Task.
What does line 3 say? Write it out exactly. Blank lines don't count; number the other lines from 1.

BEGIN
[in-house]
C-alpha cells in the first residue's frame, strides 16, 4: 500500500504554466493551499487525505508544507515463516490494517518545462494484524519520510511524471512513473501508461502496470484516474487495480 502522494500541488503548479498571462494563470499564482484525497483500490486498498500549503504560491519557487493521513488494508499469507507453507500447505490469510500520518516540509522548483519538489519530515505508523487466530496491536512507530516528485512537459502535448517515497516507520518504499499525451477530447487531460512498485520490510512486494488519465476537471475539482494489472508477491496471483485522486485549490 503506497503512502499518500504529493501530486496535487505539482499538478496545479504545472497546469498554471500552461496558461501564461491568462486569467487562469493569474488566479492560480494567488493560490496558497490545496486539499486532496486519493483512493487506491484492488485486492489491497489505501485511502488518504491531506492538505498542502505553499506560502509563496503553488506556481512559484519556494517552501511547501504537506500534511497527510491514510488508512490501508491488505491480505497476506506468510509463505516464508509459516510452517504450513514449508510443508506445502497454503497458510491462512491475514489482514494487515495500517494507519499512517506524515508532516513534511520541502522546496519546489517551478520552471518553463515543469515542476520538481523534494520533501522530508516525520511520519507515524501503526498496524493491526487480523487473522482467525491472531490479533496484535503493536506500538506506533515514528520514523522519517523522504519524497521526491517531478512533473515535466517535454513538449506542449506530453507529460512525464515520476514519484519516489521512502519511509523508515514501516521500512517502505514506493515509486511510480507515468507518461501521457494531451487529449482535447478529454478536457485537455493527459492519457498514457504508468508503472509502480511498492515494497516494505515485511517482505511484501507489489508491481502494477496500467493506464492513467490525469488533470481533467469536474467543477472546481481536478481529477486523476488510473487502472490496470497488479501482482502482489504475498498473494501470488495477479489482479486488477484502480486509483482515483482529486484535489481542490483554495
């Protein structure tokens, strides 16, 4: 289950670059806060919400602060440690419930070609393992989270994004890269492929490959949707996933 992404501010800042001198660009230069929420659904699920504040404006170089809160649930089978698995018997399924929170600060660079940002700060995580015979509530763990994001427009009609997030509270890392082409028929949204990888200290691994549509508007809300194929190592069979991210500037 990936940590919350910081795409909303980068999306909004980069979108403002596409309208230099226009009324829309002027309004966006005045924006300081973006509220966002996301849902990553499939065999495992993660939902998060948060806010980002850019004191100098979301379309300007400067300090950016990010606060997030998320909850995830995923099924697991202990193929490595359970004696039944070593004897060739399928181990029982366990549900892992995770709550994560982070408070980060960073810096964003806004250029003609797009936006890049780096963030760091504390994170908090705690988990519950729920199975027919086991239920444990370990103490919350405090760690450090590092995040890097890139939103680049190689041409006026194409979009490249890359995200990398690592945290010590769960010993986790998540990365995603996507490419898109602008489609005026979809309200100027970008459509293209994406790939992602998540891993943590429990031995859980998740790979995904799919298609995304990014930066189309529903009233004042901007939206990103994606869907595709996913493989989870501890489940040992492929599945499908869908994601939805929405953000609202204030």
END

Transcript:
């Protein structure tokens, strides 16, 4: 289950670059806060919400602060440690419930070609393992989270994004890269492929490959949707996933 992404501010800042001198660009230069929420659904699920504040404006170089809160649930089978698995018997399924929170600060660079940002700060995580015979509530763990994001427009009609997030509270890392082409028929949204990888200290691994549509508007809300194929190592069979991210500037 990936940590919350910081795409909303980068999306909004980069979108403002596409309208230099226009009324829309002027309004966006005045924006300081973006509220966002996301849902990553499939065999495992993660939902998060948060806010980002850019004191100098979301379309300007400067300090950016990010606060997030998320909850995830995923099924697991202990193929490595359970004696039944070593004897060739399928181990029982366990549900892992995770709550994560982070408070980060960073810096964003806004250029003609797009936006890049780096963030760091504390994170908090705690988990519950729920199975027919086991239920444990370990103490919350405090760690450090590092995040890097890139939103680049190689041409006026194409979009490249890359995200990398690592945290010590769960010993986790998540990365995603996507490419898109602008489609005026979809309200100027970008459509293209994406790939992602998540891993943590429990031995859980998740790979995904799919298609995304990014930066189309529903009233004042901007939206990103994606869907595709996913493989989870501890489940040992492929599945499908869908994601939805929405953000609202204030």